10-12 pages in length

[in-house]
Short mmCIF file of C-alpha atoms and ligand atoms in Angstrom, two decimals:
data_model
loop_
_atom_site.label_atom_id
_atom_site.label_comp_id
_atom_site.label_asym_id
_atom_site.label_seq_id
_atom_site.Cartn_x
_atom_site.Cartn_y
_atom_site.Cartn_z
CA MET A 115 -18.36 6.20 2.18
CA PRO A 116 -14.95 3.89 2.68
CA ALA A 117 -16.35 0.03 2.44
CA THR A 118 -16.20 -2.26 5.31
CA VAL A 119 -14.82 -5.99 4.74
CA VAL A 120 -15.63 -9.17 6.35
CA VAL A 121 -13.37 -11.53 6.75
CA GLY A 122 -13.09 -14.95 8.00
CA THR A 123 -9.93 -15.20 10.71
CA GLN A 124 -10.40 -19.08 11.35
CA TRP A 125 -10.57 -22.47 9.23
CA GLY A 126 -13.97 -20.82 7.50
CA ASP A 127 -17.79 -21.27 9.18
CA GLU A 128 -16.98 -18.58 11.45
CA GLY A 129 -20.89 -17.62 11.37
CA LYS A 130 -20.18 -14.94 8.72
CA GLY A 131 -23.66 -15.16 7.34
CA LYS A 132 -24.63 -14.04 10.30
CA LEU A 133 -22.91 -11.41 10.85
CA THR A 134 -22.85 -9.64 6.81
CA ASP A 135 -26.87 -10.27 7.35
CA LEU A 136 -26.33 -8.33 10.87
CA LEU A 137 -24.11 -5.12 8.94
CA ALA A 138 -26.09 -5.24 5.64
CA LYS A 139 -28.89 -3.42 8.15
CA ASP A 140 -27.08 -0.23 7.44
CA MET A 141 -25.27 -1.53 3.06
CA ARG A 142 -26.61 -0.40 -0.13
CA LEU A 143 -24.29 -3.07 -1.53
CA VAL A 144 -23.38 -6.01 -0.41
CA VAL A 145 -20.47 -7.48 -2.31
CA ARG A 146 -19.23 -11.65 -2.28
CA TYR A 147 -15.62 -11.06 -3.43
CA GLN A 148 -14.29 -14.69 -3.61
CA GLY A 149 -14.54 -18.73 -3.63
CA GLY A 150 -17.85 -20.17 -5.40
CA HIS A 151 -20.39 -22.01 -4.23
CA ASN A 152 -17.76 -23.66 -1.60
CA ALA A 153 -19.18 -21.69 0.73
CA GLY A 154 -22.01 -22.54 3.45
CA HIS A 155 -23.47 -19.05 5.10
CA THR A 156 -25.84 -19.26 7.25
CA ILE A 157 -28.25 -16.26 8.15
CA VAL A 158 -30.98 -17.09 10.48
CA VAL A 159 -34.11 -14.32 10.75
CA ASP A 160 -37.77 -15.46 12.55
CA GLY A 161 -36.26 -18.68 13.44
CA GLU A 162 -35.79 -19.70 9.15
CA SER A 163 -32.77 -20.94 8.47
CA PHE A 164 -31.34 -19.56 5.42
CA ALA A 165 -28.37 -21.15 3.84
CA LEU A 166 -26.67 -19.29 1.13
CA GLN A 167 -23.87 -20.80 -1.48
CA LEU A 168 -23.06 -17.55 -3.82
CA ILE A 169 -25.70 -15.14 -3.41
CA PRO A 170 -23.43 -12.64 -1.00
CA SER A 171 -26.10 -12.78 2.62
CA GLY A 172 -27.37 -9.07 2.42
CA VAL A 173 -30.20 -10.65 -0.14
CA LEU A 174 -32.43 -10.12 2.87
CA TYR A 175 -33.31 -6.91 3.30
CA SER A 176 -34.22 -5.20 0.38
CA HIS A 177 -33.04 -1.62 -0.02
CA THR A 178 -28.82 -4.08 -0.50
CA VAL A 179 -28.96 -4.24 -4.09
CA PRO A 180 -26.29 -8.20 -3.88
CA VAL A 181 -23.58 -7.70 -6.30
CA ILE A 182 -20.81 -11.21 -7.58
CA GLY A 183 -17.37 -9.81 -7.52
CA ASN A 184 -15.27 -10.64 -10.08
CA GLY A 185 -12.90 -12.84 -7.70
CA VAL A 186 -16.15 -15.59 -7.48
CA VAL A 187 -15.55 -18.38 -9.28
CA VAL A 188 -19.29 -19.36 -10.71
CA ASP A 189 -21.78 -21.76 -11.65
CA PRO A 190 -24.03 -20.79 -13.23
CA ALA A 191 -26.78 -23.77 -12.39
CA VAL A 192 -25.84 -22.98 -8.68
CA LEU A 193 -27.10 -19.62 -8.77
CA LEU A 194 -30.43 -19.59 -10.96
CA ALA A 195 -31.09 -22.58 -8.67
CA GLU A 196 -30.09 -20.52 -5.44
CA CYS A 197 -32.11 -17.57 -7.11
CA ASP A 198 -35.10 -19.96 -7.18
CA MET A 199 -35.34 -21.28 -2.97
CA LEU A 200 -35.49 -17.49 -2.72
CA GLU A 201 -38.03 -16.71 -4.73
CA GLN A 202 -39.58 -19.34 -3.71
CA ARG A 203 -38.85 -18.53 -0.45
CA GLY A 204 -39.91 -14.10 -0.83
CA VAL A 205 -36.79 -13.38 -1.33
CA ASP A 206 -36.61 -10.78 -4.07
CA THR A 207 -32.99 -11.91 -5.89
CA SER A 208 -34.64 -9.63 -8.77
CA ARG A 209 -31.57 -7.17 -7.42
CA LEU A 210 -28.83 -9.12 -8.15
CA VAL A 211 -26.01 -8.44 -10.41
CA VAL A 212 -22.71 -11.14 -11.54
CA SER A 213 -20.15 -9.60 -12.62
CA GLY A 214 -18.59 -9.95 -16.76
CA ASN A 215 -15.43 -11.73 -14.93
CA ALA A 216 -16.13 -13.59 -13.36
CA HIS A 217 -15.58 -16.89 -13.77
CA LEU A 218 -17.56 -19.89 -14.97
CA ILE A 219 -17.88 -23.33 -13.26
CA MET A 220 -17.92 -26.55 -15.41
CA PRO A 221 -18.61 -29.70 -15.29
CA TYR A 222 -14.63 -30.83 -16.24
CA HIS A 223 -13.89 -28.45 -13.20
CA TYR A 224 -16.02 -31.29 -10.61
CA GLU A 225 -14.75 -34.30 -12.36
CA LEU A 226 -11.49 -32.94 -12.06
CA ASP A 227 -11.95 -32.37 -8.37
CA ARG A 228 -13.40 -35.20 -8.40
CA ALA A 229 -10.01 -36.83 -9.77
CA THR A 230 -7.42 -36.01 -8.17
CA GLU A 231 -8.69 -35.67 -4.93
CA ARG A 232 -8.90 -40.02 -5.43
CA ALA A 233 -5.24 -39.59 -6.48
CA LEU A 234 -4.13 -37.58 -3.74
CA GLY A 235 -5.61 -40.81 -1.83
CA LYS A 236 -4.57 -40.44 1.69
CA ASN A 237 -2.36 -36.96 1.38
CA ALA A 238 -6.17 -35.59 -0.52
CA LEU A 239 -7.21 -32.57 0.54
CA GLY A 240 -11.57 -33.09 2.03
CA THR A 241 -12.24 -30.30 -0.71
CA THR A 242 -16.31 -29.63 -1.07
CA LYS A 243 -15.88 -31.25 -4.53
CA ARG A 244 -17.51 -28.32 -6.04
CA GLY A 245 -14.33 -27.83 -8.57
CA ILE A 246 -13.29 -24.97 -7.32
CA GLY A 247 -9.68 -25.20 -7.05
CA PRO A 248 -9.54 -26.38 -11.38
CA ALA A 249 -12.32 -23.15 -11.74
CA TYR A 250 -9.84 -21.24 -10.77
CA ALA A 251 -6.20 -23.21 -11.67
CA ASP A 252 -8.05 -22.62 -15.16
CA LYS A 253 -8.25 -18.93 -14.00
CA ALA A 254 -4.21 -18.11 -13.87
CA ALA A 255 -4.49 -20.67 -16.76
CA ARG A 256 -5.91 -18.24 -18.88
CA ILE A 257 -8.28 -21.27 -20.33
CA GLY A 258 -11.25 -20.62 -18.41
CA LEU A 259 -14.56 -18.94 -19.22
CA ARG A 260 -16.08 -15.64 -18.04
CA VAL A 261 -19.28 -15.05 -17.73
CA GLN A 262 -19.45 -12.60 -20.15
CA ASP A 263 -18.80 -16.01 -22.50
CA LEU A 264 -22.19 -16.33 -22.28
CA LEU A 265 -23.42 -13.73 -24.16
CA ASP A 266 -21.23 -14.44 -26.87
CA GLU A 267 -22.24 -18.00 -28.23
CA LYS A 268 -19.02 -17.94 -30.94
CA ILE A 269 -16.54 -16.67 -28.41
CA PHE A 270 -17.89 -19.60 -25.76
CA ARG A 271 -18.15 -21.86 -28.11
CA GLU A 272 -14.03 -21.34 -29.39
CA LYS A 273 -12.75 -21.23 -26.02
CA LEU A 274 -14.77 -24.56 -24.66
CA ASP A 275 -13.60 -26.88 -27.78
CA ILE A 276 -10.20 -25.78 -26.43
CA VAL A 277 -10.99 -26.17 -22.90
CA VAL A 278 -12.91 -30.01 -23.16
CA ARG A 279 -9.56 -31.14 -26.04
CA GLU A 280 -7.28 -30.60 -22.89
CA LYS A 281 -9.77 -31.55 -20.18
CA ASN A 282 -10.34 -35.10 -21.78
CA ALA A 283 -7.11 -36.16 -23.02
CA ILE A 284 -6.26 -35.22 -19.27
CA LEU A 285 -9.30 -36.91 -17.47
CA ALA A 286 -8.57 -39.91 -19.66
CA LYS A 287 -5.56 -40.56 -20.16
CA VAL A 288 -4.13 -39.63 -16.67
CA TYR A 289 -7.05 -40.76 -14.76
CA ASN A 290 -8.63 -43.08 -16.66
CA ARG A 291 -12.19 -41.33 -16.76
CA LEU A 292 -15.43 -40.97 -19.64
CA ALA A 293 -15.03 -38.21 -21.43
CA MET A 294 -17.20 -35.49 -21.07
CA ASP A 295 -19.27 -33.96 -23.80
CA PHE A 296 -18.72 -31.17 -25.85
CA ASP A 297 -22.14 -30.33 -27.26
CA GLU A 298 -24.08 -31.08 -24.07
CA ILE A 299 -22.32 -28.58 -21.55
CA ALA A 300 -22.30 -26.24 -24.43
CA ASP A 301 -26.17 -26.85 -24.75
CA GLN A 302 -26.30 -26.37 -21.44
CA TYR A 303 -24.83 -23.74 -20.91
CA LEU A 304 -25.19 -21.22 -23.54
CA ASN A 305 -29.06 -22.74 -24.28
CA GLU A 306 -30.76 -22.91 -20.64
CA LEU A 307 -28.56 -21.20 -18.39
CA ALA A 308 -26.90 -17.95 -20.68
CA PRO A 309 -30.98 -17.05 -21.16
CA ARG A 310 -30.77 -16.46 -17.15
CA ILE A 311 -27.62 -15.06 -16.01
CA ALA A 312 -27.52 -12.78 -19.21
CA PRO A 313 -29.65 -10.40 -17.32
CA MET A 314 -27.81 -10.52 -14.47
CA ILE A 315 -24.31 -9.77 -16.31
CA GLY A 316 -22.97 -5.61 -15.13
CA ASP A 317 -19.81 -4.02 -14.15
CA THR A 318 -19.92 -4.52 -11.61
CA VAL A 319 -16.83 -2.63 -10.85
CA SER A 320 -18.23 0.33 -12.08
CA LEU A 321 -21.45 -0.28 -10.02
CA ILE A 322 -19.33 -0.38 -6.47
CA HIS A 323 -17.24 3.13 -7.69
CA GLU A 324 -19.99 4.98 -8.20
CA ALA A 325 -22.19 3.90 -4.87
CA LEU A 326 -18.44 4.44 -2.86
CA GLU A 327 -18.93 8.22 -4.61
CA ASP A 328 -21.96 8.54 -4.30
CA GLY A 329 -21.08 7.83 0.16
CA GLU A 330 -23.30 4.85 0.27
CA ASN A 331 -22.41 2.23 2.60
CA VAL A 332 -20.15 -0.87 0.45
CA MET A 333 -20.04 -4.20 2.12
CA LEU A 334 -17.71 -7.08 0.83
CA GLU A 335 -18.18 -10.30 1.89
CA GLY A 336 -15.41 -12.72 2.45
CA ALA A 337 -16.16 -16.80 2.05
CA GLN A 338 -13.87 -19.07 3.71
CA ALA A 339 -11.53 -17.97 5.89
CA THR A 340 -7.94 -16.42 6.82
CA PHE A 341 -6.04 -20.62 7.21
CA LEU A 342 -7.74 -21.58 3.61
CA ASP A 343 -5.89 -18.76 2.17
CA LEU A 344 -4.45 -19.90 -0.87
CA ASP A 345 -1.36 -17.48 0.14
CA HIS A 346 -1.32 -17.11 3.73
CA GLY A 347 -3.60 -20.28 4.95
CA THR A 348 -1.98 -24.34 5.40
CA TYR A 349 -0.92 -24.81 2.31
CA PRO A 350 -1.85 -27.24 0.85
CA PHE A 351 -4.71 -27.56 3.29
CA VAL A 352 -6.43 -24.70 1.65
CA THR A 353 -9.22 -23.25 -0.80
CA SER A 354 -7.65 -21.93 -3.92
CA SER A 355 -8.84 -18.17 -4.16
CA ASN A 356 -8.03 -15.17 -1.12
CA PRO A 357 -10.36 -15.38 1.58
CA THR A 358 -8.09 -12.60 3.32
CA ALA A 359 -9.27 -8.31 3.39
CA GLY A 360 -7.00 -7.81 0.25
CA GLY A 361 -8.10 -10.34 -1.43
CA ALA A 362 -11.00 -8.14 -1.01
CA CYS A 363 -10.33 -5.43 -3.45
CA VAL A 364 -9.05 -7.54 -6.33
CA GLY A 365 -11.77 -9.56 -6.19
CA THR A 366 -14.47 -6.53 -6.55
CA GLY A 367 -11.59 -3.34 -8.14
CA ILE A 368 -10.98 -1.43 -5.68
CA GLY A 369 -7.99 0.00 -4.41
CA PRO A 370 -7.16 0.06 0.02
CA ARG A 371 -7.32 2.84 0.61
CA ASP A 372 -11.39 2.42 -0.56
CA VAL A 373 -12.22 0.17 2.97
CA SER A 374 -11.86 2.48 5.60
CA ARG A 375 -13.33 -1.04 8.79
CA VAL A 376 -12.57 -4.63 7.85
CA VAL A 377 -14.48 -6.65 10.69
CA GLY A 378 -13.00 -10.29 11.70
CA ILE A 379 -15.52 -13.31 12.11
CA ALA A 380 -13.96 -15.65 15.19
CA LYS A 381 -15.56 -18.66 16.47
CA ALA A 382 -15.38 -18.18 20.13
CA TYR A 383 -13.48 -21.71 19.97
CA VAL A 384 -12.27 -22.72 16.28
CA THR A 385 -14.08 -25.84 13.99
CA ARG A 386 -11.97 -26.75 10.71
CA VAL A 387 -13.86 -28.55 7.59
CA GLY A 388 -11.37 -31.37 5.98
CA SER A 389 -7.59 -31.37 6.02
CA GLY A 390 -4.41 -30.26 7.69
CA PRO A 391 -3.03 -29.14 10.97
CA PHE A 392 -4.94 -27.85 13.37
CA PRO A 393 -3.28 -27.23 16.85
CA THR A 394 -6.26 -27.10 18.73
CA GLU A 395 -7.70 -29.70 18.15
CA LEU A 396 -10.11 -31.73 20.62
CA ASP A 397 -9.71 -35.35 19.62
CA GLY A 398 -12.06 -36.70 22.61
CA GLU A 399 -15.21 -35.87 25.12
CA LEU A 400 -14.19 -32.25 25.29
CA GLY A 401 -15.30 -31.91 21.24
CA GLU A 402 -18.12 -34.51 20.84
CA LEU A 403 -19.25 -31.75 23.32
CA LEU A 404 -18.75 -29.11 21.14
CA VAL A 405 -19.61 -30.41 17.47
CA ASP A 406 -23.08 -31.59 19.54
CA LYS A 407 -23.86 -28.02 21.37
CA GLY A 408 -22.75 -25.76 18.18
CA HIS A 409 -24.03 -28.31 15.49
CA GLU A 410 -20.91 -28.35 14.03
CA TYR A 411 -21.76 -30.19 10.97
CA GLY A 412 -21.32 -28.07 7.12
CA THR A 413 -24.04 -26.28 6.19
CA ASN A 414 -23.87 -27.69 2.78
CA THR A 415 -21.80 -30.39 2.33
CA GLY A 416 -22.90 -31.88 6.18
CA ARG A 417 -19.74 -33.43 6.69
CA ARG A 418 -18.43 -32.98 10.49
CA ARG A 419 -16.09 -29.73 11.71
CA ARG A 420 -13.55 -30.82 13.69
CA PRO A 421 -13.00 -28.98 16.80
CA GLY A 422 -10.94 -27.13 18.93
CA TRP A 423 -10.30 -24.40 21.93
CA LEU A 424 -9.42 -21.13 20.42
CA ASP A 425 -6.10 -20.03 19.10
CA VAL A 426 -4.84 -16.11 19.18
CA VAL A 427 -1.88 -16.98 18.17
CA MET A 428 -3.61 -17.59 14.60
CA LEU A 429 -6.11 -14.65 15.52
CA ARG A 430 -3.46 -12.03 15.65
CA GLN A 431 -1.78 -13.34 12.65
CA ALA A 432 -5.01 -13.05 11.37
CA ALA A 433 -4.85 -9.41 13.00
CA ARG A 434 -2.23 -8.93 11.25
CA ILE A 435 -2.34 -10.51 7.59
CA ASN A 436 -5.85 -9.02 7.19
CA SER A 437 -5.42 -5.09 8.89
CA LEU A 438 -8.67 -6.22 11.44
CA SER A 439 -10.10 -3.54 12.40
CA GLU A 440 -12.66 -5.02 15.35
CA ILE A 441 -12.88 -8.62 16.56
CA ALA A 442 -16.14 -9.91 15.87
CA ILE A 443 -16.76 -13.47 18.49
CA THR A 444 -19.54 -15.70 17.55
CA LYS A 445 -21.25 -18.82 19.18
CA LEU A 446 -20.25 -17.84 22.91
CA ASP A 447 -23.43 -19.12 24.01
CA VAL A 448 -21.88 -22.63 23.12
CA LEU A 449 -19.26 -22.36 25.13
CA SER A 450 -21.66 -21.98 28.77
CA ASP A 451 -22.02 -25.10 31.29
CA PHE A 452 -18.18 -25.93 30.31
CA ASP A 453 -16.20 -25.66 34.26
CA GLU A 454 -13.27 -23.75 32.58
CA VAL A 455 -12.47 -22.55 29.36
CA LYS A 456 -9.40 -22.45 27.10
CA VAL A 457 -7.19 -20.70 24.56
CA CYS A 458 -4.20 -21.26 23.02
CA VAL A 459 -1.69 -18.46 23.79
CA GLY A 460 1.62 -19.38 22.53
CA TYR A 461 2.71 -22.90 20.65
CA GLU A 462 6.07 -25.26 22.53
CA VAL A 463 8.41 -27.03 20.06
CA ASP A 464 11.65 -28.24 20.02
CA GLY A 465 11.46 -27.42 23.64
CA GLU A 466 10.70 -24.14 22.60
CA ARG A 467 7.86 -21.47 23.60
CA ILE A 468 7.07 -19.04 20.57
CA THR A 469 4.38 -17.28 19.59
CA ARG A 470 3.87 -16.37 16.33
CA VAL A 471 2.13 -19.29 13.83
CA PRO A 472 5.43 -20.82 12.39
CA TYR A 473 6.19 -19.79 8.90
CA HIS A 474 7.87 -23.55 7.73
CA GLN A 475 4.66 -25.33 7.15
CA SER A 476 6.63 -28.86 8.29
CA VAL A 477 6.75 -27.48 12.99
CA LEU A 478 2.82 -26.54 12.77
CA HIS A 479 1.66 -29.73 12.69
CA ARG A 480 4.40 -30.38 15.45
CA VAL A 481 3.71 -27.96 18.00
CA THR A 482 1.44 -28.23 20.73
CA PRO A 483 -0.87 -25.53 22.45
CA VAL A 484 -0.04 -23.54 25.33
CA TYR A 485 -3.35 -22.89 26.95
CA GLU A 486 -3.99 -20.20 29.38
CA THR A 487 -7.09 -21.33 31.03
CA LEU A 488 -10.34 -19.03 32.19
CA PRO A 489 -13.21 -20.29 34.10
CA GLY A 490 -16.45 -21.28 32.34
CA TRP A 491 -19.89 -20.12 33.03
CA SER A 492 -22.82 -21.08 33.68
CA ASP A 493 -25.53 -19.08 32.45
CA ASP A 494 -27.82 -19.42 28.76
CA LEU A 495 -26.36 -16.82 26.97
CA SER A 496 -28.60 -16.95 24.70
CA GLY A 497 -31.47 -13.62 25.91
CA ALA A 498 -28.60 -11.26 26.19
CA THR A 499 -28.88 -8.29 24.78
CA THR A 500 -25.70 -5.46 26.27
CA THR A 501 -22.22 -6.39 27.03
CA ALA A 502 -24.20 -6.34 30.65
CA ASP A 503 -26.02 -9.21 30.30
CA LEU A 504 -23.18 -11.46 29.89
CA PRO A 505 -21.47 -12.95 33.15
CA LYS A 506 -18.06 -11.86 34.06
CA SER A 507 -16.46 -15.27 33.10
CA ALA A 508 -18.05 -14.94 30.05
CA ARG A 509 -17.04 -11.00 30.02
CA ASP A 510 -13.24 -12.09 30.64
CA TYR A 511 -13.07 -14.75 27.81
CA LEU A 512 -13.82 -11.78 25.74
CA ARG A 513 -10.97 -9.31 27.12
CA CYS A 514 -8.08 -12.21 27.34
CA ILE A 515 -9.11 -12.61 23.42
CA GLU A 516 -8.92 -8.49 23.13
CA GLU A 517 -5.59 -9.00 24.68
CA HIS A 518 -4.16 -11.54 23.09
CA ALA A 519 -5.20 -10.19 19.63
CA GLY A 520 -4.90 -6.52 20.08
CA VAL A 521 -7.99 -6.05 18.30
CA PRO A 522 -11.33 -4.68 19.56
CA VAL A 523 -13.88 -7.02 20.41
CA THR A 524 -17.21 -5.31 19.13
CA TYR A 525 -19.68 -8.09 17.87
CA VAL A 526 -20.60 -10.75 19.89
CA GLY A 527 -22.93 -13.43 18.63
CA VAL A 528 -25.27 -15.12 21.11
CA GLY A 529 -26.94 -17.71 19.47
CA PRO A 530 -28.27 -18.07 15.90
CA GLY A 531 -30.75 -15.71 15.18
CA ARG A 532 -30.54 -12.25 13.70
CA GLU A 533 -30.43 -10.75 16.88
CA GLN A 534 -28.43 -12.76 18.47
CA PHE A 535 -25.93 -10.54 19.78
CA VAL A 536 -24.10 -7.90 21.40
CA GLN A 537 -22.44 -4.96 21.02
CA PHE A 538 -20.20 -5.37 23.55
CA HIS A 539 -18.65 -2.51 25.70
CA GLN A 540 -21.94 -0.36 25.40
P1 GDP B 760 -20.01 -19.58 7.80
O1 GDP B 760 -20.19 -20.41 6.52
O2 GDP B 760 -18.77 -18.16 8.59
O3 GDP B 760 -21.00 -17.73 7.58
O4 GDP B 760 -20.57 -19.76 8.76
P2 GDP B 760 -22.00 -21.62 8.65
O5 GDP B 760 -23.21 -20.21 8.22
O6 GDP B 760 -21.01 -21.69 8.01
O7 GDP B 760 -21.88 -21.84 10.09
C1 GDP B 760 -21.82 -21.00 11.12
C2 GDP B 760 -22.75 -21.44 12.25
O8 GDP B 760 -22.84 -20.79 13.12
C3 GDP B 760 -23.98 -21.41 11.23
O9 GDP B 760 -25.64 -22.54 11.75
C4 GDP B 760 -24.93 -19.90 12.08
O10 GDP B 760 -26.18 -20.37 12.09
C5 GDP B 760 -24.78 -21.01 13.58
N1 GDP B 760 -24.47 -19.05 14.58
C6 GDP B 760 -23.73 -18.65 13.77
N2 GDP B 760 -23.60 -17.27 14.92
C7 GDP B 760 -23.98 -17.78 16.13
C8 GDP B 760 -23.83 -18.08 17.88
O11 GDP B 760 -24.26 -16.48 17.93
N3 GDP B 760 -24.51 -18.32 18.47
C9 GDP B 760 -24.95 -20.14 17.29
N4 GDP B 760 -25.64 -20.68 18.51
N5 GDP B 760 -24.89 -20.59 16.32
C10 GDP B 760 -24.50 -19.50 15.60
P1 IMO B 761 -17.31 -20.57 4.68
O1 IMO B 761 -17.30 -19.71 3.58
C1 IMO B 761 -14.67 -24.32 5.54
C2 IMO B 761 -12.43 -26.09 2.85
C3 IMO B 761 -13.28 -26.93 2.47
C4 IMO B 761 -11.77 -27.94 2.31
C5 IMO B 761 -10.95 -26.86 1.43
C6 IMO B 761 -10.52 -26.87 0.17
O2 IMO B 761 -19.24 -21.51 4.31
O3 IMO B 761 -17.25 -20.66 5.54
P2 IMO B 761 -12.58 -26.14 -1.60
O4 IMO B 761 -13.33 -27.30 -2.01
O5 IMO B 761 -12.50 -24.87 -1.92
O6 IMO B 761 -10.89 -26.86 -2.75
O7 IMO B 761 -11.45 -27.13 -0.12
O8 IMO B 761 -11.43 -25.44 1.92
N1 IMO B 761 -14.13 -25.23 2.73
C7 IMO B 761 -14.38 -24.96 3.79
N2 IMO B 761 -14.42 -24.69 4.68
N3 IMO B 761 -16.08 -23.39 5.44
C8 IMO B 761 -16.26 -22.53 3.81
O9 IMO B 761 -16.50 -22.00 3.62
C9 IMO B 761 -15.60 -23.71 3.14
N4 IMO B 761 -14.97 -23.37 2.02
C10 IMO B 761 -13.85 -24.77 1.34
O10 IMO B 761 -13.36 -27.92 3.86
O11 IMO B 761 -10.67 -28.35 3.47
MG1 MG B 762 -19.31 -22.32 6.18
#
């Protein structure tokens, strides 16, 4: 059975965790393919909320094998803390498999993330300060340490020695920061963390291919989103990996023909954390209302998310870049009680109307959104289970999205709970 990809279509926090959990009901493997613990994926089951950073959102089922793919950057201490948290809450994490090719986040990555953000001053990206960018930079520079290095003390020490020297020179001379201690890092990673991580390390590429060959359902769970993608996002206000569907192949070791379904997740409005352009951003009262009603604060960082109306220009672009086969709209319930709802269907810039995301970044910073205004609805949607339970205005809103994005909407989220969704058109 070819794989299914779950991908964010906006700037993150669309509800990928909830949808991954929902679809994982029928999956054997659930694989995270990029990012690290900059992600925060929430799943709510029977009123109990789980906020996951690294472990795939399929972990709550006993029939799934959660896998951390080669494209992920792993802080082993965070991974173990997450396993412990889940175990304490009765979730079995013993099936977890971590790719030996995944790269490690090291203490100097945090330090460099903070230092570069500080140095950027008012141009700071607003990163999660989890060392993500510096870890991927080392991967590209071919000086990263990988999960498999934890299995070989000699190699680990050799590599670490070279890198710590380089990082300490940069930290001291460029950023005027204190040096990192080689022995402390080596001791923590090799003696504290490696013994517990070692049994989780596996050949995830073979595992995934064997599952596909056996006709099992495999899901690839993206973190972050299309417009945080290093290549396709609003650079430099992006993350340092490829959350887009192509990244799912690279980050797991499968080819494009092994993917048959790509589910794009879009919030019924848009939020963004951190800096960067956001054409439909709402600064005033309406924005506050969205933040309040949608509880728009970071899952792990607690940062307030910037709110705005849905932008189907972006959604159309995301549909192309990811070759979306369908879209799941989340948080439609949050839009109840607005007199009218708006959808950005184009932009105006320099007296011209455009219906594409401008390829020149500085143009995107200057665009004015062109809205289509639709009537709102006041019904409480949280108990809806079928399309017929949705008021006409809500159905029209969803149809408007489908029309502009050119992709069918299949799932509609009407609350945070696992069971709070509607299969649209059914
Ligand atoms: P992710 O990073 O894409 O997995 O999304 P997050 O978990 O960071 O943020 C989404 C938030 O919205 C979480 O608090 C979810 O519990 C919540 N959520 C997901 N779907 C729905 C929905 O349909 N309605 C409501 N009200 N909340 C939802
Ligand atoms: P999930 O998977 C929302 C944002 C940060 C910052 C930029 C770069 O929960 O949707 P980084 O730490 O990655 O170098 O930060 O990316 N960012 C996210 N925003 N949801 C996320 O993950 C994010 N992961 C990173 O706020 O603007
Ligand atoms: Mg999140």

Approach this topic from the perspective of prevention; if terrorists complete their attack and attain their objective, they have won. If their assault is successful and innocent people killed or injured and property destroyed, they have attained their goal and made their point. Look at prevention in terms of gathering intelligence, which involves monitoring and surveillance of individuals, groups and communications (the idea of spying has a negative connotation to it, but it is a necessary function of law enforcement…proactivity; the prevention of crime). A prospective terrorism investigation could make use of confidential informants or undercover agents or officers to possibly infiltrate suspected terrorist groups with the goals of gathering enough intelligence to prevent an attack as well as bringing about the prosecution and punishment of those involved. You might include research of recent incidents in which terrorist plots were intercepted before the plotters could actually complete their crimes and the investigative and intelligence gathering techniques used to prevent what could have been major catastrophes (keep in mind that, of necessity, some information about some of these intelligence gathering techniques is not always made available to the public). Consider purchasing ($10.) or downloading (free) a copy of the 9/11 Commission Report; Final Report of the National Commission on Terror Attacks Upon the United States (authorized edition). Review the last four chapters and consider some of the shortcomings and suggestions the Commission mentions as to how the 9/11 (and other) attacks might have been prevented, or how future attacks might be avoided. Consider some opportunities that were missed by the CIA, NSA, FBI, the State Department and FAA and other governmental agencies. Also consider some of the individual conspirators involved, their roles in the plot and how they might possibly have been detected. However, don’t limit your research only to the Report. 5. A minimum three-page first draft of your research project is due on or before October 15; a penalty of two points per class day will be assessed for each day late after that date. 6. The final paper is due on or before November 13 and a two-point penalty per-day will also be imposed for each class day that it is late. No paper will be accepted after December 2, and a grade of “F” will be recorded for the entire course. 7. All written work must be typed or printed in black ink via word processor or computer and must be on standard 8 ½ x 11 inch paper stock, double-spaced, standard 12-point font (Times New Roman, Courier, Calibri or Arial – no “designer” fonts please!) with no more than one inch margins all around; papers that are completely or partially handwritten (script or printed) or otherwise not in conformity with these requirements will be returned ungraded and subject to the penalty for lateness (loss of credit).
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